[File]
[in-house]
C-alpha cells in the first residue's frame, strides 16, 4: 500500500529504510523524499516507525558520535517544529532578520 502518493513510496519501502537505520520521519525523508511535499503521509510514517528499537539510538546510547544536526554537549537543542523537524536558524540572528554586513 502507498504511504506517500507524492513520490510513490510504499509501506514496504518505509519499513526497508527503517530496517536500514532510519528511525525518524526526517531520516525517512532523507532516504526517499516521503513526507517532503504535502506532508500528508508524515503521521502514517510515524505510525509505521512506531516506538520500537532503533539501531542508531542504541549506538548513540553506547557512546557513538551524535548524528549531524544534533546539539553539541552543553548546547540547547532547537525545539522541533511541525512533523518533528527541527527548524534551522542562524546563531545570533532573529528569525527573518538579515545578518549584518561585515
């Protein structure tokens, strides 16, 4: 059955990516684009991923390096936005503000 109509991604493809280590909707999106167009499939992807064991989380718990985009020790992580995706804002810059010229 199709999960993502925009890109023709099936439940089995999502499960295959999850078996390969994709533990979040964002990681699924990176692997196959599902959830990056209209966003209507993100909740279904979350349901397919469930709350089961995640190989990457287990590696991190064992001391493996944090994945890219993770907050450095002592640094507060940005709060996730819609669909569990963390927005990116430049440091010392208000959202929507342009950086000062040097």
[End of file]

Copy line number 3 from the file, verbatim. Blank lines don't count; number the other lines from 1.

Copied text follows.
């Protein structure tokens, strides 16, 4: 059955990516684009991923390096936005503000 109509991604493809280590909707999106167009499939992807064991989380718990985009020790992580995706804002810059010229 199709999960993502925009890109023709099936439940089995999502499960295959999850078996390969994709533990979040964002990681699924990176692997196959599902959830990056209209966003209507993100909740279904979350349901397919469930709350089961995640190989990457287990590696991190064992001391493996944090994945890219993770907050450095002592640094507060940005709060996730819609669909569990963390927005990116430049440091010392208000959202929507342009950086000062040097």